A woman who said she saw, heard, spoke with and even smelled God during a near-death experience in 2009 recounted her experiences on an episode of Fox News' "Fox and Friends" on Tuesday.
Crystal McVea, an Oklahoma native, said she spent time in heaven when she went into full respiratory arrest after a medical procedure on Dec. 10, 2009. She said the experience renewed her faith in Christianity.
Speaking with Fox's Gretchen Carlson, McVea said the moment she closed her eyes in the hospital, she opened them in heaven.
"I had angels, I had God, and I fell to my knees in front of him," she said.
After Carlson asked her to describe God, McVea answered that while "human words" failed to describe what heaven looked like, she could describe God as “an immense brightness –- a brightness I could feel, taste, touch, hear, smell –- that infused me. Not like I had five senses, but maybe like I had 500 senses.”
Twice, McVea said God asked her if she wanted to return back to Earth, and twice McVea said she chose to stay.
"All my life, I was a doubter," McVea said. She had heard the stories and gone to church, but wasn't completely convinced. "And so, to close my eyes and open them and be standing in front of the creator of not only the universe, but of me, i never wanted to leave that."
Despite her objections, McVea said God sent her back to her body after "freeing" her from her shame and guilt.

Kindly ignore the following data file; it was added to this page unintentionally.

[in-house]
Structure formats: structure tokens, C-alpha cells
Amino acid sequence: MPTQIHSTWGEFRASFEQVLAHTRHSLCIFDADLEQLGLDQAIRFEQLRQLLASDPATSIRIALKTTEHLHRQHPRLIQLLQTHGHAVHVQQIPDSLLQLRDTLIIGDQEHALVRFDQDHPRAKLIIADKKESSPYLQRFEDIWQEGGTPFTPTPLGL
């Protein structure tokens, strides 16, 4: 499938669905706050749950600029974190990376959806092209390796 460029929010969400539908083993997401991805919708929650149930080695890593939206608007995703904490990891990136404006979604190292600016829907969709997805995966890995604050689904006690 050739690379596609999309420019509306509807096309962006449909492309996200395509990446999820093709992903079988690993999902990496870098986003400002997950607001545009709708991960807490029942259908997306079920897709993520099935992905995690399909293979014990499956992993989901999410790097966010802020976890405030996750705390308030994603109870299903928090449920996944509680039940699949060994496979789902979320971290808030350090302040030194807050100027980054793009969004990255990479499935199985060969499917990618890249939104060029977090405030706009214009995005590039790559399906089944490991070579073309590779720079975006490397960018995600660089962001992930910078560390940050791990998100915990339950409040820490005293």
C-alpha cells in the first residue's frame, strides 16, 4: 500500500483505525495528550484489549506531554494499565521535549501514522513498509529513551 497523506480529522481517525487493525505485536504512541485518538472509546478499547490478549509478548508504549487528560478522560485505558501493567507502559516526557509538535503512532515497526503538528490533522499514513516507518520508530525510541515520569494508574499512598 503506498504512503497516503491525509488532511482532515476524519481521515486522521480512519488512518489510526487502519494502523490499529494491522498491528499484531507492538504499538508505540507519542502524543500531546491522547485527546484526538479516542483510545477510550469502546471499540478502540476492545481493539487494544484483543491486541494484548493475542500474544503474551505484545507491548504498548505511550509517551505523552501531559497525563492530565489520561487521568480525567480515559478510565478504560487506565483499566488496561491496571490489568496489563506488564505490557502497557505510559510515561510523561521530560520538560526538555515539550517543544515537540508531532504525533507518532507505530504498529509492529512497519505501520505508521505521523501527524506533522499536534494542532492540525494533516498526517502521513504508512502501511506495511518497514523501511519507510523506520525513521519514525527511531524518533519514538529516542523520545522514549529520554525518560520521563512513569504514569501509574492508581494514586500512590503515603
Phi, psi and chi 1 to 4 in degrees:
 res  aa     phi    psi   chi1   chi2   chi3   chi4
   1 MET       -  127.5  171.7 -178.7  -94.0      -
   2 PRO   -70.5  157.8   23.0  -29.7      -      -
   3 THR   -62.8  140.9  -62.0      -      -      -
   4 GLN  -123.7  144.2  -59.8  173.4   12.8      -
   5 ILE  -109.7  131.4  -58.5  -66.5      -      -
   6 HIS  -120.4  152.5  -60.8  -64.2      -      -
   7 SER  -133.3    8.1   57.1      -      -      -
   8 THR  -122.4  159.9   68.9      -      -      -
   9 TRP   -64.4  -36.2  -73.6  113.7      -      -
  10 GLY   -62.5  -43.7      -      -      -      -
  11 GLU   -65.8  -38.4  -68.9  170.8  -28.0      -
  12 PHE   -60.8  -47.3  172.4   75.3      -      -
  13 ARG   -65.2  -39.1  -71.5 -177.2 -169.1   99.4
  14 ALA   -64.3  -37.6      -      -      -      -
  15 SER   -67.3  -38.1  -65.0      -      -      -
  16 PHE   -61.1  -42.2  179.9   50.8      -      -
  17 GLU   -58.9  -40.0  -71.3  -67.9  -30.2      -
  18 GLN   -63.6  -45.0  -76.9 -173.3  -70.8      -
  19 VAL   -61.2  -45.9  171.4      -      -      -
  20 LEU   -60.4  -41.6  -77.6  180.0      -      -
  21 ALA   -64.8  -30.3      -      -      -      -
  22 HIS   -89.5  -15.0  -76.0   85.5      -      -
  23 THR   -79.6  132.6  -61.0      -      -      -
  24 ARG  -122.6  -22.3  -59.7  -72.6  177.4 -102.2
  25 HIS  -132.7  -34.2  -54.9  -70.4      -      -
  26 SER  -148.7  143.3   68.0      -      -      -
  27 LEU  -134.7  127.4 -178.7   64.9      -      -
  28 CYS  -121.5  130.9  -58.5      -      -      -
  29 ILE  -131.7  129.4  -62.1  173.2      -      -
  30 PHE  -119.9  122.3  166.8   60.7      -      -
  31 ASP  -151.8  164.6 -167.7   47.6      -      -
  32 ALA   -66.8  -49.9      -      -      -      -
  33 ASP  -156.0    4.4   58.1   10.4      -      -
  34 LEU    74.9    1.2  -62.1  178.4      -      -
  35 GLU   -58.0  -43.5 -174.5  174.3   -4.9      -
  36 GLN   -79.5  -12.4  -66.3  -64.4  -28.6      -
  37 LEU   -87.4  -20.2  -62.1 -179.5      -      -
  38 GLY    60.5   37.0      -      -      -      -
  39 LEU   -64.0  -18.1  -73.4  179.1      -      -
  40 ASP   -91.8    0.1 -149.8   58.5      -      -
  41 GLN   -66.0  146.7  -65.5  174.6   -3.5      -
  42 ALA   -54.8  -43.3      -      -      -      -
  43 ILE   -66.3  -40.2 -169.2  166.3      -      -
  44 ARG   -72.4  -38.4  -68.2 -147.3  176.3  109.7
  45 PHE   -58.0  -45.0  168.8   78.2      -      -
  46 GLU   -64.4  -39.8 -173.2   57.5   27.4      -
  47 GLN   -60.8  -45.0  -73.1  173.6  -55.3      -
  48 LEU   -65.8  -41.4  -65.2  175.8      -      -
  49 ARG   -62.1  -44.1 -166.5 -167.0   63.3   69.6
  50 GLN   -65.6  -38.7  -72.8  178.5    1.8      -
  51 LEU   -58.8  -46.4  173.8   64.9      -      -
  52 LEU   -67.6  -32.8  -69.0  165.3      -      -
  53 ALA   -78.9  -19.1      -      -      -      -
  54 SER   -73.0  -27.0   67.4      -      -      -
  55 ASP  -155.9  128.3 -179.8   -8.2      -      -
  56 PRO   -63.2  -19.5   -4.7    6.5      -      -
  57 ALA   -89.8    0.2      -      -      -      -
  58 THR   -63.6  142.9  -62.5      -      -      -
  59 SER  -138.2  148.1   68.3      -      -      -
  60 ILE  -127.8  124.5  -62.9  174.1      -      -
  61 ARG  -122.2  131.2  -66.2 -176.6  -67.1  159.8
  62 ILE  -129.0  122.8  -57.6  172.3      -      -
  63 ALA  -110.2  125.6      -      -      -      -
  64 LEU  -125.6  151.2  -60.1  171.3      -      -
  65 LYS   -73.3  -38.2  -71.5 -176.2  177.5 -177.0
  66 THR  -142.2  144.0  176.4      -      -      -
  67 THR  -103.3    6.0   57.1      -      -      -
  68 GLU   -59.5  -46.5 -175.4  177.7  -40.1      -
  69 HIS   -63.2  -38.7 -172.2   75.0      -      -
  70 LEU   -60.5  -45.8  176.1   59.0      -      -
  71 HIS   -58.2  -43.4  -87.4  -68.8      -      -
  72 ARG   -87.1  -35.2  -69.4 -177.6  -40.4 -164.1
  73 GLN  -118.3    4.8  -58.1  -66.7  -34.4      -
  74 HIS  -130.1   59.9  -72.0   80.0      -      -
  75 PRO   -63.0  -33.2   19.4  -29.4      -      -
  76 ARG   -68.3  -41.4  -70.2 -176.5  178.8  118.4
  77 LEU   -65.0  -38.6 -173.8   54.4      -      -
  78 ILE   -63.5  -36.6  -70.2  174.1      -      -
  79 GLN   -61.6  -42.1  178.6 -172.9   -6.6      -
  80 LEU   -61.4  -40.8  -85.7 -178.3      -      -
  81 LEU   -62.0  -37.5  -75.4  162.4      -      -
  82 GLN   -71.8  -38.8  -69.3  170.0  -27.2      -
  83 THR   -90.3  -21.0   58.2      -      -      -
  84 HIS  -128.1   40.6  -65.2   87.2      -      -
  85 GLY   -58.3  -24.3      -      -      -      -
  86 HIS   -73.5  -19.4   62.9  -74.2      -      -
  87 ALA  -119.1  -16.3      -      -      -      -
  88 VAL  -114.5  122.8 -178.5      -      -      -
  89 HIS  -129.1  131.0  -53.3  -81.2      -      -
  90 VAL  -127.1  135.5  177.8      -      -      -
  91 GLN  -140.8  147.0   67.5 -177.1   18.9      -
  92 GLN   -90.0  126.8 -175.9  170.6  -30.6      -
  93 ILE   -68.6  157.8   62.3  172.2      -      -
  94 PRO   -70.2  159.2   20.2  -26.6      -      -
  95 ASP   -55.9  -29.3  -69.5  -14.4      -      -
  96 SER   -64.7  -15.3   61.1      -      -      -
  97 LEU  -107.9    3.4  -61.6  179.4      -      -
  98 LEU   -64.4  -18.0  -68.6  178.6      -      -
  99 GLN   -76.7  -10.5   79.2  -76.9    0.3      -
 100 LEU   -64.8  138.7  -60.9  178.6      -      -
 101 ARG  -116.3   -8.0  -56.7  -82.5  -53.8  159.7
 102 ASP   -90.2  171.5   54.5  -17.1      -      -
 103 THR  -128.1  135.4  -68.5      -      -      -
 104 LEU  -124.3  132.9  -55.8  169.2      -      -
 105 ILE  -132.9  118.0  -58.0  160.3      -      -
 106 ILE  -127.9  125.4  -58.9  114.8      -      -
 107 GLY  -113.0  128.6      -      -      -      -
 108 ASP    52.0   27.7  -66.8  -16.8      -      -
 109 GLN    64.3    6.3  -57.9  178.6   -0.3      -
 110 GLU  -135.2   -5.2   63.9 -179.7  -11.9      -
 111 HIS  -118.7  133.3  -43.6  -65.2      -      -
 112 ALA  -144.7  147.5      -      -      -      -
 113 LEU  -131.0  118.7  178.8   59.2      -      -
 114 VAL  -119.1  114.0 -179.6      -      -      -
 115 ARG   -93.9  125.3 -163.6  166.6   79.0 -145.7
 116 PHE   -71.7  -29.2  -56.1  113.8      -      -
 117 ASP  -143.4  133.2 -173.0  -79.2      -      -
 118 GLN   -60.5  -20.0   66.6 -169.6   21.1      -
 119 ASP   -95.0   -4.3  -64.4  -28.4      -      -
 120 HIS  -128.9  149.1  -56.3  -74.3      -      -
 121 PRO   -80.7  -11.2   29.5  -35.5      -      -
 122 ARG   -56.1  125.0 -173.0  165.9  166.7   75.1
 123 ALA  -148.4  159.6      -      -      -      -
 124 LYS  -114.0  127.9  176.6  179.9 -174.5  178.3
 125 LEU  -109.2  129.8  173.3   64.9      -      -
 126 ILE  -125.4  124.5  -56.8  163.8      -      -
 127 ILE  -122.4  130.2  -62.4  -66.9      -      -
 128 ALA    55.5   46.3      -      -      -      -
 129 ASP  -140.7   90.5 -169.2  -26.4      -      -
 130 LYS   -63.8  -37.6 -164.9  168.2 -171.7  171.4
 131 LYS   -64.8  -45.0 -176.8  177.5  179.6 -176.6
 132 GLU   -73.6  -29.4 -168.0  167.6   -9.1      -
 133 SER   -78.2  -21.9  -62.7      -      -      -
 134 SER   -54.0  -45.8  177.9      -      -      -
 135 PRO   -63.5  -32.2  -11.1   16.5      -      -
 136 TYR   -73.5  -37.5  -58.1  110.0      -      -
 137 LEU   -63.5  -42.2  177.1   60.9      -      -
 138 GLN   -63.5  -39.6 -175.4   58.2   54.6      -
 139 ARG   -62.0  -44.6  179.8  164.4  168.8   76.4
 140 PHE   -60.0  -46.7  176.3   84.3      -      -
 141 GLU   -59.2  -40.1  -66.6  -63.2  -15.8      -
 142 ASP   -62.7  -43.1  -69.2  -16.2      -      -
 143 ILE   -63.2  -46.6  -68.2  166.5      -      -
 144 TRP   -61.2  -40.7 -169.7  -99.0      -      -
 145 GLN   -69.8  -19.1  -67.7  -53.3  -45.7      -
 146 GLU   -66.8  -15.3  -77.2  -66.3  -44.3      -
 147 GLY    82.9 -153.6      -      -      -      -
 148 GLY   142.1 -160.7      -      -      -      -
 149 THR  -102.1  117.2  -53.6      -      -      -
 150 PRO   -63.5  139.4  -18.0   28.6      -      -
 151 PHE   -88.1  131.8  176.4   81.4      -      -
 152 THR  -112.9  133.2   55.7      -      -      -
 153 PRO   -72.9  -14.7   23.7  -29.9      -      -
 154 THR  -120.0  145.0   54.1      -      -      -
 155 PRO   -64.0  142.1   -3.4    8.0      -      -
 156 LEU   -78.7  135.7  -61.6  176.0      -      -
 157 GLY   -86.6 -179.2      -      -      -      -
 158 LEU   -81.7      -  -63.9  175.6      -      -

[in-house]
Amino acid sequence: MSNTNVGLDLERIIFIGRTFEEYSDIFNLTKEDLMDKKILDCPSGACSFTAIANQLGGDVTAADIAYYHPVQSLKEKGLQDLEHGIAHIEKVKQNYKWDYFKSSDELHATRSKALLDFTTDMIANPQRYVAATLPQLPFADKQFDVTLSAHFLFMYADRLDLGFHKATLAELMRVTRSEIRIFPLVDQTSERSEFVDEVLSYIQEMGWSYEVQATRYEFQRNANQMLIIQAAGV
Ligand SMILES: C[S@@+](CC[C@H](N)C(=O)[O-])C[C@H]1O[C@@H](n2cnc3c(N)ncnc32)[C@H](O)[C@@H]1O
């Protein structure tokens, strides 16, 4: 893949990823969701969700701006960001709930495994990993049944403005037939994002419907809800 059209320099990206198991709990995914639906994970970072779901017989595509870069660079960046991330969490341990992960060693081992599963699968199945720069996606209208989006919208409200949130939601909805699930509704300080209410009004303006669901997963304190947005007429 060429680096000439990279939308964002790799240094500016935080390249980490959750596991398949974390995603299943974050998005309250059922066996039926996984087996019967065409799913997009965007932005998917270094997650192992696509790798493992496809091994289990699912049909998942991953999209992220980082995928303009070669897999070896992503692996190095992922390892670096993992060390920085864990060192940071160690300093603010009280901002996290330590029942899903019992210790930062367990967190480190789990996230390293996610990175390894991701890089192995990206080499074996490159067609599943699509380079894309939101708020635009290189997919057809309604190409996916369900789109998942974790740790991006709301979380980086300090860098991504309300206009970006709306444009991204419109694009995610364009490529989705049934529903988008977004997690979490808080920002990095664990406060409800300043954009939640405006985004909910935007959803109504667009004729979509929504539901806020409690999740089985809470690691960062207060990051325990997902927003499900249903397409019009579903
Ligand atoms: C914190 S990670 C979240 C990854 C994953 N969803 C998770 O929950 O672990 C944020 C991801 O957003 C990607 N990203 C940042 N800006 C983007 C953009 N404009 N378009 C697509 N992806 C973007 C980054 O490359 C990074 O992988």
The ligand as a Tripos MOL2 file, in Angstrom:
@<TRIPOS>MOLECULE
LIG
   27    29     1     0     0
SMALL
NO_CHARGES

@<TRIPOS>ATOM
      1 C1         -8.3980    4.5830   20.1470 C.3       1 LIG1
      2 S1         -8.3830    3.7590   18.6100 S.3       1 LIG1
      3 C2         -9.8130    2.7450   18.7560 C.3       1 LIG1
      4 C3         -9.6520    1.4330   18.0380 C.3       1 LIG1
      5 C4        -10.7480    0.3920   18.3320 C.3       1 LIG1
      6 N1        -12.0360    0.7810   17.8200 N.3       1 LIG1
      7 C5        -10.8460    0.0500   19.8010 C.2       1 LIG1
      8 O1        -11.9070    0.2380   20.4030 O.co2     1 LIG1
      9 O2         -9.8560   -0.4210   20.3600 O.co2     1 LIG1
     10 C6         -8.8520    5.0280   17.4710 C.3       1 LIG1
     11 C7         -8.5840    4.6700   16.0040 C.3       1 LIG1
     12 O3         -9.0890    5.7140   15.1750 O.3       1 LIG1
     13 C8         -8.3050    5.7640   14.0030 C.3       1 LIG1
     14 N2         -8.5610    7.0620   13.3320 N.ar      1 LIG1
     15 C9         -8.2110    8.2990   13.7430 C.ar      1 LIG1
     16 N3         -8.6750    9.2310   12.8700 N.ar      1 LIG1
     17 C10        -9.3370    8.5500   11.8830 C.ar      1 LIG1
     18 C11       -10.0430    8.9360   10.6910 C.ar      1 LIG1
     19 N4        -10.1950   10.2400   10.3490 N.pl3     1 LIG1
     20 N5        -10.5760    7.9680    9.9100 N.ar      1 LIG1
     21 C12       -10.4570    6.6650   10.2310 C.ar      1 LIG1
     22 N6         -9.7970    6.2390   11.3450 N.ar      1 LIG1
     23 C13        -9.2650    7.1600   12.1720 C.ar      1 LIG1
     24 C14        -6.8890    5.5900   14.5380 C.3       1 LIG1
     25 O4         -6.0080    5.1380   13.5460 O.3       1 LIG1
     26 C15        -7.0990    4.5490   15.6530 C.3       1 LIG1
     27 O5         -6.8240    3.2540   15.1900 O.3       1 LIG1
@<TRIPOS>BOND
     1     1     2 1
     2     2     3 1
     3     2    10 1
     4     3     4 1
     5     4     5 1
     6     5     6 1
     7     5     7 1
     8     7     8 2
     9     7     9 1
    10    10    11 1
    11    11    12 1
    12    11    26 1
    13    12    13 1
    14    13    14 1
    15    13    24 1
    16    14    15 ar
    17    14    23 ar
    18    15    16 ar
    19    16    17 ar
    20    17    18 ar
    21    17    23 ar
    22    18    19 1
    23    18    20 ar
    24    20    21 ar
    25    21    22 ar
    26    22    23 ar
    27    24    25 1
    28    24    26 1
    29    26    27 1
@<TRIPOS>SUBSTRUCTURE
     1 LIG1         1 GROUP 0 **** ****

McVea has written about her experience in a book titled Waking Up In Heaven.
According to Scientific American, 3 percent of the U.S. population reported having a near-death experience. For some, these events may be accompanied by an out-of-body experience, a light at the end of the tunnel or something similar.
However, "many of the phenomena associated with near-death experiences can be biologically explained," neuroscientist Dean Mobbs, from the University of Cambridge's Medical Research Council Cognition and Brain Sciences Unit, told the outlet. Some say neurotransmitter problems or side effects of medicinal and recreational drugs can explain the occurrences.
Still, Eben Alexander, a respected Harvard neurosurgeon, changed his mind about the phenomenon after experiencing his own brush with the otherworldly. Thoroughly convinced, Alexander wrote a book about the experience titled, Proof of Heaven.